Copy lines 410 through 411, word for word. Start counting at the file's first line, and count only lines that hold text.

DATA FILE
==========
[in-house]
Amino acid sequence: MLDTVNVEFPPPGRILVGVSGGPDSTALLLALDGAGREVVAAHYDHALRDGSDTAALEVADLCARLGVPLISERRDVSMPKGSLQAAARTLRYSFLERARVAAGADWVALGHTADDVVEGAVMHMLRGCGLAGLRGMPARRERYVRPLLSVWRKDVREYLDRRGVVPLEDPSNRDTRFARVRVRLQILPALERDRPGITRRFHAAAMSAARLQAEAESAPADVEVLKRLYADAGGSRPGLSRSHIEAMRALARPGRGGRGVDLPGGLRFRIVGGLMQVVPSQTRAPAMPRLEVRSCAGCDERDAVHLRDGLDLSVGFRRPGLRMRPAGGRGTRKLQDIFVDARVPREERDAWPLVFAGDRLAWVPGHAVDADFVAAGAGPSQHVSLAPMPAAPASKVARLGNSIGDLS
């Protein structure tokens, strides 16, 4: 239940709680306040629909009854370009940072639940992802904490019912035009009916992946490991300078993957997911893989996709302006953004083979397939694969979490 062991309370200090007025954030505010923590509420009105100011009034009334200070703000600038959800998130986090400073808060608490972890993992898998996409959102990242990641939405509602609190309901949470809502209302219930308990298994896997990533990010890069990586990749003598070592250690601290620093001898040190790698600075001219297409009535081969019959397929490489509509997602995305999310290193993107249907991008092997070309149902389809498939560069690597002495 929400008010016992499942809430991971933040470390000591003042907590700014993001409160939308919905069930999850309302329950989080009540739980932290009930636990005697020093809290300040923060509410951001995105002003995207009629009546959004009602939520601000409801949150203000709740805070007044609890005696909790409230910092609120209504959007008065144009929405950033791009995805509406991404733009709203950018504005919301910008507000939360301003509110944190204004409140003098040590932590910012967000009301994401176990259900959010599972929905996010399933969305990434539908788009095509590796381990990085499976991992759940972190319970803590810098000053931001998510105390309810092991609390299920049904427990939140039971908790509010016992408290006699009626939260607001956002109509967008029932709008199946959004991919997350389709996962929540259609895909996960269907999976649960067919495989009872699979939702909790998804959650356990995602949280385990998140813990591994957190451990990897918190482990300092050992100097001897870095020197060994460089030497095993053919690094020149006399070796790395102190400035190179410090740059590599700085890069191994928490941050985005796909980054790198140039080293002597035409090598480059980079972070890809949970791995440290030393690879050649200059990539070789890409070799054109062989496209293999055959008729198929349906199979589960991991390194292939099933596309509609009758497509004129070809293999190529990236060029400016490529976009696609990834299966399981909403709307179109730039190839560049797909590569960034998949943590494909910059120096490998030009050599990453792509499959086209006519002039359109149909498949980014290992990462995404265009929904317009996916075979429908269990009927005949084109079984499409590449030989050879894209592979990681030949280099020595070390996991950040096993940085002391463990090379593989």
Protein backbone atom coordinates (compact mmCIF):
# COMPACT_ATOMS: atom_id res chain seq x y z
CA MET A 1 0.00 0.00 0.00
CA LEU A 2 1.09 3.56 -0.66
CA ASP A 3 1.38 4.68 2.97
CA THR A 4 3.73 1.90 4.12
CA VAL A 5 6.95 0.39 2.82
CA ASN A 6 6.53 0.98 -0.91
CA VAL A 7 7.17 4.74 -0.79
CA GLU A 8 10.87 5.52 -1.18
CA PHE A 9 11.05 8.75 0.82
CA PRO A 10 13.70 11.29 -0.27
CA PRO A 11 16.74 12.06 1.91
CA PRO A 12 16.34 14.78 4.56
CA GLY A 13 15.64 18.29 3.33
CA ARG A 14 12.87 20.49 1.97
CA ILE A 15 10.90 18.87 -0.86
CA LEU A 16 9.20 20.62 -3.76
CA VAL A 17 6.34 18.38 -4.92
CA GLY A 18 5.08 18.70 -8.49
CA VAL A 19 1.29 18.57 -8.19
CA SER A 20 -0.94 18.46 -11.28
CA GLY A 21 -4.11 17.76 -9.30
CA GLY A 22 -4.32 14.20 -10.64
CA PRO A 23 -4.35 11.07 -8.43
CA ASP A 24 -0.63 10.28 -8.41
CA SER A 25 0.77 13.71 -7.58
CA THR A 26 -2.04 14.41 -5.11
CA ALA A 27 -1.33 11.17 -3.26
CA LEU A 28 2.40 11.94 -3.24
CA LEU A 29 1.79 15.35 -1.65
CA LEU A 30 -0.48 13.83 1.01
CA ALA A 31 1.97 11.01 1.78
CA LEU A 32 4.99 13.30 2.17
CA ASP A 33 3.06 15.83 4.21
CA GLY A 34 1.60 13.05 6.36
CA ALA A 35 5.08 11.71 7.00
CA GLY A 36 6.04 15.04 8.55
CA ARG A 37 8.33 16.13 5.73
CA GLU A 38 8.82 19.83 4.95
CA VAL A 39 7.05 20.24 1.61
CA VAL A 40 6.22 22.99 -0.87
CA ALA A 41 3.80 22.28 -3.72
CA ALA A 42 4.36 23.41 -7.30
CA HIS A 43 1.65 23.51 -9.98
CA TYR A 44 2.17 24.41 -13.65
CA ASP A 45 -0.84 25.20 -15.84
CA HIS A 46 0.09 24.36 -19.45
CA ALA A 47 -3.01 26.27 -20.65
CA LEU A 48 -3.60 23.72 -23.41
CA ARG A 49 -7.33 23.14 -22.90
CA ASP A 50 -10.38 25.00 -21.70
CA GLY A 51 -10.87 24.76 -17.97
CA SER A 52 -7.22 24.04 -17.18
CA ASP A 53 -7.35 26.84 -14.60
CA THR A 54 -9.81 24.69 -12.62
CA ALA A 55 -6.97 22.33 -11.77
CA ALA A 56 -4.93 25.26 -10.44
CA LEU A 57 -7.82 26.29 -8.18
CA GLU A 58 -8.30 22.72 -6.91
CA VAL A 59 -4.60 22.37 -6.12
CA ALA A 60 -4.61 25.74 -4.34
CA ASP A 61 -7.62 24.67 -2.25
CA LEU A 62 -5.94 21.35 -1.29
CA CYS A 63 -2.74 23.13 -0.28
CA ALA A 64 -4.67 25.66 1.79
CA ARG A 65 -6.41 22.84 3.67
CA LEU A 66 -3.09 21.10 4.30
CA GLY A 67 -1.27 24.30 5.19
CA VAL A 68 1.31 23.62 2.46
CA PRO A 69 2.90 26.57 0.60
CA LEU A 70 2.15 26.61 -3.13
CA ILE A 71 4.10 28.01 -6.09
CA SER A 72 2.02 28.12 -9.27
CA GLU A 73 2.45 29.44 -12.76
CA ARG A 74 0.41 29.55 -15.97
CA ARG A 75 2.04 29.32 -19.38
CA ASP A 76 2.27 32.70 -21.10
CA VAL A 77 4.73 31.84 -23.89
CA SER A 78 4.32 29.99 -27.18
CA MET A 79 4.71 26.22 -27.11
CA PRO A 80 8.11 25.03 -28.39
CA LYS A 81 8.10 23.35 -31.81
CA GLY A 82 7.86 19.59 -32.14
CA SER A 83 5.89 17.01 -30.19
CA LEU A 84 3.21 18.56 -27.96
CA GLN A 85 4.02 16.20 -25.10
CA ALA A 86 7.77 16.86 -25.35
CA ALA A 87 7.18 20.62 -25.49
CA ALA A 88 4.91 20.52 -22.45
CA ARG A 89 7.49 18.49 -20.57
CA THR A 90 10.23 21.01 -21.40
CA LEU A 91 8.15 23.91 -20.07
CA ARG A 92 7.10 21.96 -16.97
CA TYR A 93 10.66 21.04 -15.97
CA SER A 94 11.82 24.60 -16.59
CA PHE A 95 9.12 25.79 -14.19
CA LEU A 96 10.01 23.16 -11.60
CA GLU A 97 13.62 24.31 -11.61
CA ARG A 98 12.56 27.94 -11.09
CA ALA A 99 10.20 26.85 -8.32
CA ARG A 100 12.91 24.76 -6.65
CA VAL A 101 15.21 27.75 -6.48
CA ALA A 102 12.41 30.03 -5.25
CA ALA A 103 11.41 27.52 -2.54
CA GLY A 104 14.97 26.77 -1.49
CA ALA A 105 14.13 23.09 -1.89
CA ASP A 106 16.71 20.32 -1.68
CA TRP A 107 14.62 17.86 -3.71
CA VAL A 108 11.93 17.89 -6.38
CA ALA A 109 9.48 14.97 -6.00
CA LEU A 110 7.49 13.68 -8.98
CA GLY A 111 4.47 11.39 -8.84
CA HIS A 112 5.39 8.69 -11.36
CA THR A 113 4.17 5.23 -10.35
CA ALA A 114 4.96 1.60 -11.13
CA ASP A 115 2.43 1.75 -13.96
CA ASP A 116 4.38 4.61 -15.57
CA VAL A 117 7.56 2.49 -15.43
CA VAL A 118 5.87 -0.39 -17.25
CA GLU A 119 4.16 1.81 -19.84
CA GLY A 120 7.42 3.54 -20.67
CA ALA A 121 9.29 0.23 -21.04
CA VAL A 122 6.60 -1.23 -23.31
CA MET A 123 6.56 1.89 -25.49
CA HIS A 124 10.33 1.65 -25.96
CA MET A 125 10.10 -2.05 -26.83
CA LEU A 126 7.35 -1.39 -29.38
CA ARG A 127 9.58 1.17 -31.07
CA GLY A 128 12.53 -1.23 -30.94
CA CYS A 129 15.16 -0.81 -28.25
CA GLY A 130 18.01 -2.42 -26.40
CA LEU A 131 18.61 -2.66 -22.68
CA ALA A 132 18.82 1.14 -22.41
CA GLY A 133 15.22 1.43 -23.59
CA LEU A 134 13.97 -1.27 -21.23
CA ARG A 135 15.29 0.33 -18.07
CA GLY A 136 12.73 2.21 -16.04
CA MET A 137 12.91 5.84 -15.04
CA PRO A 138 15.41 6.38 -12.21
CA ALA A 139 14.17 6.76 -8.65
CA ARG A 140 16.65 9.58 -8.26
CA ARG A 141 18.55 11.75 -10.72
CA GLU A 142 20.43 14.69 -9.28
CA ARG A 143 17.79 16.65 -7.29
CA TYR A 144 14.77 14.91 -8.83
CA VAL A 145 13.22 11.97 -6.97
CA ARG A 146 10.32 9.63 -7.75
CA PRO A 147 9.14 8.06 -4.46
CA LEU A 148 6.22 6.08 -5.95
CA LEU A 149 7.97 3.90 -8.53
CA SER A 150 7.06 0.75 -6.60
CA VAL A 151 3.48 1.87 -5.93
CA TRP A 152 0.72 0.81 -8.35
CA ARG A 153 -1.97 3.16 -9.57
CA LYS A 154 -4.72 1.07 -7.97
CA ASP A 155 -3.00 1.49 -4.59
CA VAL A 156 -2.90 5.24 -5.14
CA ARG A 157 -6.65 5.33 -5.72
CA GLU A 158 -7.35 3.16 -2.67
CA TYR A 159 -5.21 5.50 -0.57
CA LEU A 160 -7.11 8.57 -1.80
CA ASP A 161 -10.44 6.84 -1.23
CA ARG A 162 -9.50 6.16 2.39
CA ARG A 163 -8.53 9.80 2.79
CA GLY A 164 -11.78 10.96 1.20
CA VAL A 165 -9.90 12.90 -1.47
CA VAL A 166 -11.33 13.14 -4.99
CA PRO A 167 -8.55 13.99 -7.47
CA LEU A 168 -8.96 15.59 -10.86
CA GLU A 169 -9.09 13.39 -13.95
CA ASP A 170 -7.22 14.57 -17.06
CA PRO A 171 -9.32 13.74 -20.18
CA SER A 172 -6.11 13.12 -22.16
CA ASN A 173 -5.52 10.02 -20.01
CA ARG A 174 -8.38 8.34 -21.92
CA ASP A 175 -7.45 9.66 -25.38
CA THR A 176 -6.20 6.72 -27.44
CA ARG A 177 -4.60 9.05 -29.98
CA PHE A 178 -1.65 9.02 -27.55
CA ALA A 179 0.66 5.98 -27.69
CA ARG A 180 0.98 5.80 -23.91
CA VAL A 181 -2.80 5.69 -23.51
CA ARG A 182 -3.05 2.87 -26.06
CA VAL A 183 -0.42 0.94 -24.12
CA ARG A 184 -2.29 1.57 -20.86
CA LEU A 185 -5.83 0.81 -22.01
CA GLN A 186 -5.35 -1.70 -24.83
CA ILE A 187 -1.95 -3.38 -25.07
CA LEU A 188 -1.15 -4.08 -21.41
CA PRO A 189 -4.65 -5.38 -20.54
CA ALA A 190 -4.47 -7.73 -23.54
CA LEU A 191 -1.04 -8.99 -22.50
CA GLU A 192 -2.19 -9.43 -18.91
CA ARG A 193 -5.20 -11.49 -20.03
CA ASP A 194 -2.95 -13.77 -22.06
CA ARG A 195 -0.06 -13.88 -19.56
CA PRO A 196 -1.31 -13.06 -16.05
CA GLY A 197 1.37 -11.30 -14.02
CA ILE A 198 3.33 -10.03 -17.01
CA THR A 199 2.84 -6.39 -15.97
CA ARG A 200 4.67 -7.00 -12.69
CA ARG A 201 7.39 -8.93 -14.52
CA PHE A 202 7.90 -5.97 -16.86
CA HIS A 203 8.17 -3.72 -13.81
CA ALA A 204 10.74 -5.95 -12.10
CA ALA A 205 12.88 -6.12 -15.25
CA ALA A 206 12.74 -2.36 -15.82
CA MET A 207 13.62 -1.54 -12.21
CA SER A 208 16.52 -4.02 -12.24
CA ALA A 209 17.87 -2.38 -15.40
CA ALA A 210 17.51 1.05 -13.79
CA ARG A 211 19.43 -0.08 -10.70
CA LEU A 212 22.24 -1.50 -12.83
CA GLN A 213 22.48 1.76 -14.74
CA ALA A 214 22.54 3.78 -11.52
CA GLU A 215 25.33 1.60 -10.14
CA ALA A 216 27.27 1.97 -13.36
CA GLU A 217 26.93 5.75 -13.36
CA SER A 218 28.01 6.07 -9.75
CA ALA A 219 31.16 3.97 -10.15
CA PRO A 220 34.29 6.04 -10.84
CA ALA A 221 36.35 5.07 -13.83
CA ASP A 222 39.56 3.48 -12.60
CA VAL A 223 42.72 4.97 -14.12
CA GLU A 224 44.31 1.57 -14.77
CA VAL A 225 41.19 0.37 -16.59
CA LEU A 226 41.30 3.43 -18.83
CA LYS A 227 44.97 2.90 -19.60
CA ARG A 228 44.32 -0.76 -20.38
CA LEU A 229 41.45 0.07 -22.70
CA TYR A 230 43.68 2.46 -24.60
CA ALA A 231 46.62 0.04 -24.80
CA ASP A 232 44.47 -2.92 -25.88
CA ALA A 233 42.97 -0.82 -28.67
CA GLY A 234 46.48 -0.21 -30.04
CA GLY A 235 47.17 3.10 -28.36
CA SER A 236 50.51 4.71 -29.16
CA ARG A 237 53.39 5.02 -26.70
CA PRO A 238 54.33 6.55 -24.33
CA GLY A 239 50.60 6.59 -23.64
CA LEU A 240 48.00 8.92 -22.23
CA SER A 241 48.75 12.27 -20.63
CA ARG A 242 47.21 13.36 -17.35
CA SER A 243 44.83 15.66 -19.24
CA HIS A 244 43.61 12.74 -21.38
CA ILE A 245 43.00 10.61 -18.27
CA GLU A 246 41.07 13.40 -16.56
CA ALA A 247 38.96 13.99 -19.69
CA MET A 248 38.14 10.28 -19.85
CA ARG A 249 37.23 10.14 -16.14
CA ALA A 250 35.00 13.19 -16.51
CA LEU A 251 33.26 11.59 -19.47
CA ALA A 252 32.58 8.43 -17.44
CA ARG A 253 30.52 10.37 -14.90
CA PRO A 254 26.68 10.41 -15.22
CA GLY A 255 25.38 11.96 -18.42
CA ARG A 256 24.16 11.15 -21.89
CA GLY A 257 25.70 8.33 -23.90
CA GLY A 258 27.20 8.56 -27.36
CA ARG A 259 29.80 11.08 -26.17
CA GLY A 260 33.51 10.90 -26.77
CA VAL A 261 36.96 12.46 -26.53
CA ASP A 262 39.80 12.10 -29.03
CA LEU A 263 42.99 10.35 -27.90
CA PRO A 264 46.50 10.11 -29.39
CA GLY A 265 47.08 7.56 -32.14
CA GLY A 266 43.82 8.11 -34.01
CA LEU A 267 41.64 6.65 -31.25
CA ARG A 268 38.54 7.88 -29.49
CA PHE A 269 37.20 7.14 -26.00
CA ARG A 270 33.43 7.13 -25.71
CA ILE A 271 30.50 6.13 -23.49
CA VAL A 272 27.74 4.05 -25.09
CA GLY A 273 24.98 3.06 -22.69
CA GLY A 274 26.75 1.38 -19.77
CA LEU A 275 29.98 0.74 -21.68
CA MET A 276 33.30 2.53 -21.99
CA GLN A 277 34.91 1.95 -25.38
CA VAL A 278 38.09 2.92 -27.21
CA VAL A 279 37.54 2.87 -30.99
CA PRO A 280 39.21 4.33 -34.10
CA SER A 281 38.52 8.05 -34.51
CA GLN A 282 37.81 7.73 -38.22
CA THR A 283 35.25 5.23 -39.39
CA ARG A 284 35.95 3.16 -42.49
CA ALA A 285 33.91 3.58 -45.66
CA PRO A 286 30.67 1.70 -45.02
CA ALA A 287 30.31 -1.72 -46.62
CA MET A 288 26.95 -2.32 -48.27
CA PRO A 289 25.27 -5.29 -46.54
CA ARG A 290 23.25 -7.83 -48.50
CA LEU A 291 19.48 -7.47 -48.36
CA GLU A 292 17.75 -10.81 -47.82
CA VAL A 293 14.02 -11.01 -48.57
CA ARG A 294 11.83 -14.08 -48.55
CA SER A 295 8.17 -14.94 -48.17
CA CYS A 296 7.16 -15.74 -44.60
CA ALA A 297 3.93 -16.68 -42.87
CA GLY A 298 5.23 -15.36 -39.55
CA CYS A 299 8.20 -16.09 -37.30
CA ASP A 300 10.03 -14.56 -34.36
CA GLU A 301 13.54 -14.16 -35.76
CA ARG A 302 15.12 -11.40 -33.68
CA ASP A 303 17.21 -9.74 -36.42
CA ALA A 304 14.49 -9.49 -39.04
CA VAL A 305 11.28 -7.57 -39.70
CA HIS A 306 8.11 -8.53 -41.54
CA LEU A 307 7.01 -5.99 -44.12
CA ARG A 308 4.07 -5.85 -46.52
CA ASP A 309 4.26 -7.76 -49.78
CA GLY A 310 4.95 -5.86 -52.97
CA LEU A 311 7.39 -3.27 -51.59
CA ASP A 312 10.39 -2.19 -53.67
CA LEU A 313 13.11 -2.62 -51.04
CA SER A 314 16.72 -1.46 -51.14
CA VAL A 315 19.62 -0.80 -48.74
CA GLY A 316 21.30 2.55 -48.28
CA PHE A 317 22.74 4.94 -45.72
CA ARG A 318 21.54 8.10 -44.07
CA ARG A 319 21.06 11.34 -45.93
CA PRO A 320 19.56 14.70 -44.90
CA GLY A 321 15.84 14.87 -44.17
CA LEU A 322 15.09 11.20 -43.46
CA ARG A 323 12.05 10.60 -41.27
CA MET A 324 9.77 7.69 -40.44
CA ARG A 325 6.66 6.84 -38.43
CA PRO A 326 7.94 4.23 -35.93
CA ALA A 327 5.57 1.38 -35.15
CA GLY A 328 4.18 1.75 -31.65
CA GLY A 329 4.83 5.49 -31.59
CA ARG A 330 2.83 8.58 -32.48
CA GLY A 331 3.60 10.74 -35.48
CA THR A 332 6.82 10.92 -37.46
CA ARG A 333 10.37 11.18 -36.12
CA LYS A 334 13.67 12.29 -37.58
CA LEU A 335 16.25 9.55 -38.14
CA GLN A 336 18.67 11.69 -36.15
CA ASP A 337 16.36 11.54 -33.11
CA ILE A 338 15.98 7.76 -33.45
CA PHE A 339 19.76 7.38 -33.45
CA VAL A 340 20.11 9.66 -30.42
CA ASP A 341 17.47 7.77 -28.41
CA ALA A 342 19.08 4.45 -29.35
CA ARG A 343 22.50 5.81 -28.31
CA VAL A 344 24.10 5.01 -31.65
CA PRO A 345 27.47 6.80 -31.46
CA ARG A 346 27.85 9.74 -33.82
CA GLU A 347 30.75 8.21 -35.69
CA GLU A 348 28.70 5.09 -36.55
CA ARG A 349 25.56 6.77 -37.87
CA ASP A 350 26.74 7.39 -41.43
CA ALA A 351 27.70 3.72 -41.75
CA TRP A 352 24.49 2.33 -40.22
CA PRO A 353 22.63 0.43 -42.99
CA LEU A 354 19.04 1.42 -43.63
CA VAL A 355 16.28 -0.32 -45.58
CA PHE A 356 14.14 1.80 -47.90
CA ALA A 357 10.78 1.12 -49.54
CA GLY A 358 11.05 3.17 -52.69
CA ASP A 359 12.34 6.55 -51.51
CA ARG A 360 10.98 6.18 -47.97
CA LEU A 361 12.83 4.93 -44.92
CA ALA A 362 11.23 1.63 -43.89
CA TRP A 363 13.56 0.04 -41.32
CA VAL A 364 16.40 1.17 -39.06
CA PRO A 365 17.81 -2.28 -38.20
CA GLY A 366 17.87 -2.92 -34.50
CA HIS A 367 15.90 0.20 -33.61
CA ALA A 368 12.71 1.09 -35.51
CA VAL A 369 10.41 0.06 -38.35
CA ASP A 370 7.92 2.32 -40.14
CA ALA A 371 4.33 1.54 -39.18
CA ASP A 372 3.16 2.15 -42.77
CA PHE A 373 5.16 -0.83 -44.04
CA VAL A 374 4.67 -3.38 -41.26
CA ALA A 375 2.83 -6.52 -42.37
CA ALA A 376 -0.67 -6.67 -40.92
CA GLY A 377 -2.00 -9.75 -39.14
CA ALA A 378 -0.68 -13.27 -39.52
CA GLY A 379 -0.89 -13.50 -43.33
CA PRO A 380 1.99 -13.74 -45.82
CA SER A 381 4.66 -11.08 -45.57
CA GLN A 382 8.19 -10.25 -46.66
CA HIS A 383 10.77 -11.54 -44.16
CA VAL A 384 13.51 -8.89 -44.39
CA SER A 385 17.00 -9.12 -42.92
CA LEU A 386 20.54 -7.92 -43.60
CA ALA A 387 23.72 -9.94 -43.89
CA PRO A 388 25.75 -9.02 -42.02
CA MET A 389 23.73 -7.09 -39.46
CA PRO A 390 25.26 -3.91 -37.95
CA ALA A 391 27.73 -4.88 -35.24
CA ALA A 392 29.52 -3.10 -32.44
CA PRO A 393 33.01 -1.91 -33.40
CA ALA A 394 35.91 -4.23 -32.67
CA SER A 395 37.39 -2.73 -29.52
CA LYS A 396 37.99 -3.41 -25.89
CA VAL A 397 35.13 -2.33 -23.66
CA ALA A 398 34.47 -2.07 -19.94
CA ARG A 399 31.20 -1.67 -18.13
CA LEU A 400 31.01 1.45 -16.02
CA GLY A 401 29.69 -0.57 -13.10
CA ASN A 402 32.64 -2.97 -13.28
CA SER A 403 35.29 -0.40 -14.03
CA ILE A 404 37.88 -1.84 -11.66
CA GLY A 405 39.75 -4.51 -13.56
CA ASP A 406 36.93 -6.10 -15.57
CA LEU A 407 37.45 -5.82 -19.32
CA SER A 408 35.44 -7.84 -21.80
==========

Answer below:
CA GLY A 405 39.75 -4.51 -13.56
CA ASP A 406 36.93 -6.10 -15.57